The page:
Let people be nice.

You certainly don't have to worry that you will be seen as fishing for gifts. You are having a tiny wedding, and only inviting people so close to you that of course they wouldn't think they were invited for the gift. If you just call your west coast party a "party" on the invitation, not a "reception," and without any mention of the wedding or the marriage, you're definitely fine there, too. You can still have toasts, corsages, and other references to your recent marriage at the party; no one would see that as a prompt for a gift.

But take your aunt, for example. She really wants to give you that vase. Can you think of it not so much as a "material good," but as her way of expressing her happiness and loving thoughts for you? Don't hurt her feelings by rejecting that. Especially if it isn't a vase she saw in a store, but one of her own treasures -- please don't deprive her of that pleasure.

Similarly, your friend's offer to give you a shower was loving and generous, and you already seem to regret handling that a bit abruptly. You were just trying to be unselfish, but you have to be careful not to make her feel like you are throwing her generosity back in her face. I like the ideas you have gotten for trying to avoid a gift shower while still letting her be nice. Would you feel comfortable saying something like, "Oh, that is so very nice of you -- thank you so much! How wonderful. You know, though, Lulu, Cuthbert and I feel a little funny about having a "shower" -- maybe it's our age, I don't know -- would it be okay if we made it a recipe shower/volunteer day/charity shower? I would really feel more comfortable with that."

If other people ask you where you are registered/what you want, you can answer that you would most appreciate a gift to their (not your -- their) favorite charity in your honor. I would avoid saying things like, "At our age, friendships and relationships are way more important to us than any material goods." I understand your point -- I, too, am at an age where I am trying to offload, not acquire, household goods -- but you don't want to seem to be implying that those who do accept wedding gifts (including, perhaps, the listener) do not value friendships and relationships over "material goods."

Bottom line: don't try to be too controlling of others' gift giving even from the un-greedy end. You definitely don't have to worry that you are pushing people for gifts, so leave it at that. If you receive gifts, don't think of them as "stuff" you didn't want, but as expressions of the givers' love for you. You can always donate the "material goods" to charity.

Congratulations on your marriage! It is so nice of you to have the marriage where it is convenient for your guests. I'm sure both the intimate ceremony and the casual party will be wonderful.


 o
RE: How to graciously decline wedding gifts

Congratulatins on your wedding. Another option in place of a shower would be to have a tea or similar non-gift event where your friends can enjoy spending time together without the expectation of gifts. If your friend really wants to have a shower, then you might opt for a lingerie shower or a recipe shower or an old fashioned pounding, where guests bring a pound (or more) of some staple. They can be lots of fun and you will get everything from a can of beans to toilet paper to a pound of nails for the groom.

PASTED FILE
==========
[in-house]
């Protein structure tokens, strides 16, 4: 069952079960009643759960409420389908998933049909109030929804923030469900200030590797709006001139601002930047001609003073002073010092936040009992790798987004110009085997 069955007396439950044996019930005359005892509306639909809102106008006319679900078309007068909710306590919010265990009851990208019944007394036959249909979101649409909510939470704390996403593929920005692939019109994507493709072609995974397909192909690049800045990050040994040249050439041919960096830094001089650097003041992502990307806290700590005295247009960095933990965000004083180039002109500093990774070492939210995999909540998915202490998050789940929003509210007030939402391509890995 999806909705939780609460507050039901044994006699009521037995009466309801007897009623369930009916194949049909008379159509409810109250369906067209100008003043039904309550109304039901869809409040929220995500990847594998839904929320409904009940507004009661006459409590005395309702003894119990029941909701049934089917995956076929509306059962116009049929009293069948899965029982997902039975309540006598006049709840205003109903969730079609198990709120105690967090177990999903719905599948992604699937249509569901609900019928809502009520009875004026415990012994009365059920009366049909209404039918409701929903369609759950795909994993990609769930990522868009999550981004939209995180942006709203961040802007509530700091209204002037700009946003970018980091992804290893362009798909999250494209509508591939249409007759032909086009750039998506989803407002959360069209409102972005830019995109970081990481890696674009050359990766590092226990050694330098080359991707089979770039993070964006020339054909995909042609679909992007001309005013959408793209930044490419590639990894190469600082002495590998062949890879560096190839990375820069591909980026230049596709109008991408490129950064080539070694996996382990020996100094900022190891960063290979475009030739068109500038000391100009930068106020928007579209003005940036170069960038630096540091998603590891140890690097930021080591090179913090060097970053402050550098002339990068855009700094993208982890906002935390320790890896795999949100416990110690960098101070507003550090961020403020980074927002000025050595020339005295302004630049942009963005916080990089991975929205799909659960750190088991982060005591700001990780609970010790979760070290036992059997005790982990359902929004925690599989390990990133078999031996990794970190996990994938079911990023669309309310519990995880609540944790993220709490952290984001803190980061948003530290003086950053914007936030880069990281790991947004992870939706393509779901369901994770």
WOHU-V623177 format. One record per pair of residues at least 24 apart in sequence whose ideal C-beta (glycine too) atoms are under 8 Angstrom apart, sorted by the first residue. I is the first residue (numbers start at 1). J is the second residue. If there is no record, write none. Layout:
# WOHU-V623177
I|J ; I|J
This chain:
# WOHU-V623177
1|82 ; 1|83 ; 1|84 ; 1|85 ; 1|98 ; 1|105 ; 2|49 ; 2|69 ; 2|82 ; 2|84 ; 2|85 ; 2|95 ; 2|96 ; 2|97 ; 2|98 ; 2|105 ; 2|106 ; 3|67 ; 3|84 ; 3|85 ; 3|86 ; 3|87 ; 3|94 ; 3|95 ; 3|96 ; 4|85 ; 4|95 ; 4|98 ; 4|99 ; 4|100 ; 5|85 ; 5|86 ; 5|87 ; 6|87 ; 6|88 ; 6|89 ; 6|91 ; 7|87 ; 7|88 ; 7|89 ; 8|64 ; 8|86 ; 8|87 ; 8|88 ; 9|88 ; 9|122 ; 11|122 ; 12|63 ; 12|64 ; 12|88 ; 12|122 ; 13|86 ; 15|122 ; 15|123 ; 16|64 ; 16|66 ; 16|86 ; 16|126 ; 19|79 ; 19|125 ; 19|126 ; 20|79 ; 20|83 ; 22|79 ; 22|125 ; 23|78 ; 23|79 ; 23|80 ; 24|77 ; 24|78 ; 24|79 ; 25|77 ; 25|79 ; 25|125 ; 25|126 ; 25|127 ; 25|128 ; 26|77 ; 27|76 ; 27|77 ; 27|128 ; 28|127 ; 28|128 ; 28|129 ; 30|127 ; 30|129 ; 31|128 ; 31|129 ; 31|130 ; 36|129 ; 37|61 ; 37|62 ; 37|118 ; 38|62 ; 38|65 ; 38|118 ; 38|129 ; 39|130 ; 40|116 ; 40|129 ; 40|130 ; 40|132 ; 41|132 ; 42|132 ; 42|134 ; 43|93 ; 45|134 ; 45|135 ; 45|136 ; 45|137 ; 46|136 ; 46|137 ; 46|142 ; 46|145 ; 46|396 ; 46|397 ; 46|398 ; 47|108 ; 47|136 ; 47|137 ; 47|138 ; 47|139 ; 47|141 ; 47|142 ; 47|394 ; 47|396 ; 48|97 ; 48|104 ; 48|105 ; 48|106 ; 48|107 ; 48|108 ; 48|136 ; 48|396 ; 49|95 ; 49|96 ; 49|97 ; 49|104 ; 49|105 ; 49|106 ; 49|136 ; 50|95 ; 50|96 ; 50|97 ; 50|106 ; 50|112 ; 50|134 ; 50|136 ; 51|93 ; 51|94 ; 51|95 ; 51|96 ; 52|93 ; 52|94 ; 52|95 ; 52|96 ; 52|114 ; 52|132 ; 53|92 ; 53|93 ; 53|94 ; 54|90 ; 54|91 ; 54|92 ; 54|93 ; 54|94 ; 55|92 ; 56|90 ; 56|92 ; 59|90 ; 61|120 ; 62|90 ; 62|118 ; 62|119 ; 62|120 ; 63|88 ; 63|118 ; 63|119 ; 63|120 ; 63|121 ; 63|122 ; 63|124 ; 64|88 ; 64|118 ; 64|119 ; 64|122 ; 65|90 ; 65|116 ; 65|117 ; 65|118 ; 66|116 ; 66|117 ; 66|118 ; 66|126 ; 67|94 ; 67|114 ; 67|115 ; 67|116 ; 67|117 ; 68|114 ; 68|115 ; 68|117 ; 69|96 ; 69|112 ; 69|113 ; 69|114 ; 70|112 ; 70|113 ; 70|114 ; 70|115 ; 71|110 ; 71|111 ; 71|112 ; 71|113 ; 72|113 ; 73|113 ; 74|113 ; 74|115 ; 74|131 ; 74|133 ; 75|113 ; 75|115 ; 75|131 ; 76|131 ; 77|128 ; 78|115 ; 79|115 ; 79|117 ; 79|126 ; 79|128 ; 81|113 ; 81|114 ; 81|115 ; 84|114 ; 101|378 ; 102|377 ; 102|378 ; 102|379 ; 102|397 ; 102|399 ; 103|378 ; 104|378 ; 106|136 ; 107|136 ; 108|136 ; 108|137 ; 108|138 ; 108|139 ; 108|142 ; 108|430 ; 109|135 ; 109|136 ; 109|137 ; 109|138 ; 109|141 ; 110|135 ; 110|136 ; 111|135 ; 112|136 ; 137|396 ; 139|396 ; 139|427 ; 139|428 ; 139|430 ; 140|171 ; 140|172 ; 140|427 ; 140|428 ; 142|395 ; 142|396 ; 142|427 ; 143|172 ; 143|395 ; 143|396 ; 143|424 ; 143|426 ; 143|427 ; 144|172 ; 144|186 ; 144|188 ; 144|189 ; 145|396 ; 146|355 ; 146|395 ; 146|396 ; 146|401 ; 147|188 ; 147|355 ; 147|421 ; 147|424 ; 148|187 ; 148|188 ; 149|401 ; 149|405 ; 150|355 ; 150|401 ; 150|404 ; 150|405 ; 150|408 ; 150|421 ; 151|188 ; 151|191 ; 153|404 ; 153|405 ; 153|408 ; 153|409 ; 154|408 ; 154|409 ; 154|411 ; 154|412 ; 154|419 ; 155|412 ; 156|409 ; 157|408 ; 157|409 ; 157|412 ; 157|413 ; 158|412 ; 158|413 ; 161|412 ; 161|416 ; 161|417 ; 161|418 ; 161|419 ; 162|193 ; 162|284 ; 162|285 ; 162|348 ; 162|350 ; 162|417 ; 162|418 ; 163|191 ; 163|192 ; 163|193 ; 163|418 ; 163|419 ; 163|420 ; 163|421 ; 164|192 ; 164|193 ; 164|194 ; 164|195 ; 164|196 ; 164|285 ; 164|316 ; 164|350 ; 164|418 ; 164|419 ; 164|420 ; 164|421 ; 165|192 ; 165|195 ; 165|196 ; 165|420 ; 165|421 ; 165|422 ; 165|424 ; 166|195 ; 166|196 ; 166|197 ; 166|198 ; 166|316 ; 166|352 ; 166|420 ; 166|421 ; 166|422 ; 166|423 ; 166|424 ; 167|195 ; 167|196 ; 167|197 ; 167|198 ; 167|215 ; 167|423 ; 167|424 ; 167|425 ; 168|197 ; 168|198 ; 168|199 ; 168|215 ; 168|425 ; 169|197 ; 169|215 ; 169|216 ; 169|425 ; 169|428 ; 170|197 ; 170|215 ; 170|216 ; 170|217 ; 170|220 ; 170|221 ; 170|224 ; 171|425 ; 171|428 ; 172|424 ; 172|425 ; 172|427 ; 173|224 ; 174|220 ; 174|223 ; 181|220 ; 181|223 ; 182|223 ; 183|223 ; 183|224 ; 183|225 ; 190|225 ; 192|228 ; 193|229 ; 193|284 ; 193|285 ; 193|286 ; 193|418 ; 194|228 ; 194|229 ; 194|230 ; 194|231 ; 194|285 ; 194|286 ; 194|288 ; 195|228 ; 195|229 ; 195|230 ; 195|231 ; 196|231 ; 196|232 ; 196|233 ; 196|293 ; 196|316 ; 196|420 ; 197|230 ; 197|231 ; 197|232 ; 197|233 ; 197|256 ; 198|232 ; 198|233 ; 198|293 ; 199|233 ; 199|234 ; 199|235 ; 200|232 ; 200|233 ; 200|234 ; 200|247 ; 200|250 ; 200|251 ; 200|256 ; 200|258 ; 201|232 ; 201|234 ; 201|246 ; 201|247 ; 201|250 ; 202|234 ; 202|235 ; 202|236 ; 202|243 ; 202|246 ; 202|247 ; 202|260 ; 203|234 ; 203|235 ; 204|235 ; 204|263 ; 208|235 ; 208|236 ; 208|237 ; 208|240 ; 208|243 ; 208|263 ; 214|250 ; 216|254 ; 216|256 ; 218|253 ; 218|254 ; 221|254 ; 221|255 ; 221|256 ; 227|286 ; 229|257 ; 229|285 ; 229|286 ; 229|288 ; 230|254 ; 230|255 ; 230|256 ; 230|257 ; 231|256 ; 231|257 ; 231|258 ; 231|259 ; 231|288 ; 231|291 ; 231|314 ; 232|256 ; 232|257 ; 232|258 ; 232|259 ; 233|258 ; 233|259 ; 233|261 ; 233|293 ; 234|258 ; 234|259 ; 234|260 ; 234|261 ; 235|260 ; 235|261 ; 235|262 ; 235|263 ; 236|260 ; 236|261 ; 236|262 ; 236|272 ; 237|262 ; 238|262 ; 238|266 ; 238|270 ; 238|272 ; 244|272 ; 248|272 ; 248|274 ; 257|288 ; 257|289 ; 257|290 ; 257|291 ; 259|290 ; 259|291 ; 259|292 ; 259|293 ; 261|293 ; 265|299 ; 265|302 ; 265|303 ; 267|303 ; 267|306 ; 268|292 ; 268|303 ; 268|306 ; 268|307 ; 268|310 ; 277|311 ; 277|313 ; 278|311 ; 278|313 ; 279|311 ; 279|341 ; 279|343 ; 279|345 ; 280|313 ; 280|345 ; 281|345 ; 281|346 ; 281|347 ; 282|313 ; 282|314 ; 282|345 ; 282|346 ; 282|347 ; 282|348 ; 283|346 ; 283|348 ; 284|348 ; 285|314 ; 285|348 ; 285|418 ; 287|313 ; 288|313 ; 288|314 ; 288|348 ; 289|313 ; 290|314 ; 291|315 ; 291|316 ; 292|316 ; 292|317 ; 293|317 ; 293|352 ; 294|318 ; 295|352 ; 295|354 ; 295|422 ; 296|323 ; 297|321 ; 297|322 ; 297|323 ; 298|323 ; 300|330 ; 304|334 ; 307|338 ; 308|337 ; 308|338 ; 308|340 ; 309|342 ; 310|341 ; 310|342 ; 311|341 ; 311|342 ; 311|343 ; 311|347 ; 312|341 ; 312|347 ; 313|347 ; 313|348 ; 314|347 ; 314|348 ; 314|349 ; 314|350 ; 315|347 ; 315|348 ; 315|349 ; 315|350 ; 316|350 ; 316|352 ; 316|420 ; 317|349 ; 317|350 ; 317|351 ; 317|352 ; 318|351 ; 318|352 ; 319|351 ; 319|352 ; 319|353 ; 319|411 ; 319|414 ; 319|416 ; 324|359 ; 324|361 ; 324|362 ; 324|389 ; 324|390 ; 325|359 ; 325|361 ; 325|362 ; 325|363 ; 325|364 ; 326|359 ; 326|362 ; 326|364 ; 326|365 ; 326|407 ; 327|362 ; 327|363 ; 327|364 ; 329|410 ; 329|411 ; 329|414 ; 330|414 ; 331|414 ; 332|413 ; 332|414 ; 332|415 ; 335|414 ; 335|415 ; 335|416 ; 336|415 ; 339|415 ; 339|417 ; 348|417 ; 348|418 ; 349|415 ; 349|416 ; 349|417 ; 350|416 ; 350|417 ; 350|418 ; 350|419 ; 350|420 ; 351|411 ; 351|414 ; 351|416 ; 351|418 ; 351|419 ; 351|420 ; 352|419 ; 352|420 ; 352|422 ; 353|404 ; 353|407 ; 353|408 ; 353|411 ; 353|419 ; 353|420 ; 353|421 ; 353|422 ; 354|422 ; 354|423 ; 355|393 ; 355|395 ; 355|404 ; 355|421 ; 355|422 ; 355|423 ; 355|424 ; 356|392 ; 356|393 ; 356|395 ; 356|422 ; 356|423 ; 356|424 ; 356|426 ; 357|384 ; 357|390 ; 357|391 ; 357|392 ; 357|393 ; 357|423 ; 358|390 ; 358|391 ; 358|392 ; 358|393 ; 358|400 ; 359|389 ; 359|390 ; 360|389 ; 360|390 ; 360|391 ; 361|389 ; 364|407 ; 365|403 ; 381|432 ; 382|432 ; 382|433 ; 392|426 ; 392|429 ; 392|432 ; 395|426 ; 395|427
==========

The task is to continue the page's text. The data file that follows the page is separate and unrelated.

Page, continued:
Since your friends are excited for you, do allow them to celebrate with you in some way.


 o
RE: How to graciously decline wedding gifts

I've been scrolling like mad to say pretty much what Gelchom said...
Perhaps the vase your aunt wants to give you has some special meaning for her....allow her to give it to you.
One very wise person once said to me that in order to make a friend of someone you have to ALLOW that person to do you a favior, a kindness.

Perhaps you could think of a way to let relatives know that to really please you would to find a creative way to be charitable. Therea re organizations that will allow people to buy a farm animal ( or a share of an animal) or school books for those who don't have them, I can point you to charities that give "flood buckets) a bucket with bleach, sponges and cleaning supplies) to people who have experienced a flood and I can point you to someone who heads a charity which is building schools in Tanzania, like Oprah did but with out all the publicity...just a brick at a time. Maybe your friends would love a challange to find a creativew ay to be charitable in your behalf.
But please don't rebuff a kindness because you don't "need" anything. Everyone needs expressions of love and friendship.
Linda c


 o
RE: How to graciously decline wedding gifts

Ok, more good thoughts, thanks again everyone.

I understand that giving gifts from the heart, material or otherwise, brings pleasure to the giver as well as the recipient. I think of how I'd feel if the situation were reversed, if I had a good friend who was getting married later in life, with no gift registry or indication of preferences. I'd certainly want to find something meaningful to do or give to mark the occasion.

I actually asked my mother this same question, as it was her sister who had asked whether I'd like a vase (from a gift store, not one that had been in the family, btw). My mother is 78, a plain-spoken midwesterner, and her advice was to say something along the lines of having received such generous gifts from everyone the first time around (my first marriage was 27 years ago) that I no longer needed anything. I winced, thanked my mother for her advice and let it drop.

I've never heard of a pounding - what a fun tradition. I'll have to do some more research on that.

lindac I think you're referring to heifer.org and a couple of other charities I'm familiar with. My friends here on the west coast know about the ones I support, so the more web-savvy ones might buy gift certificates or donate in our names. My east coast family and that of my fiance might be interested to learn more. I'll bring them up if the occasion arises.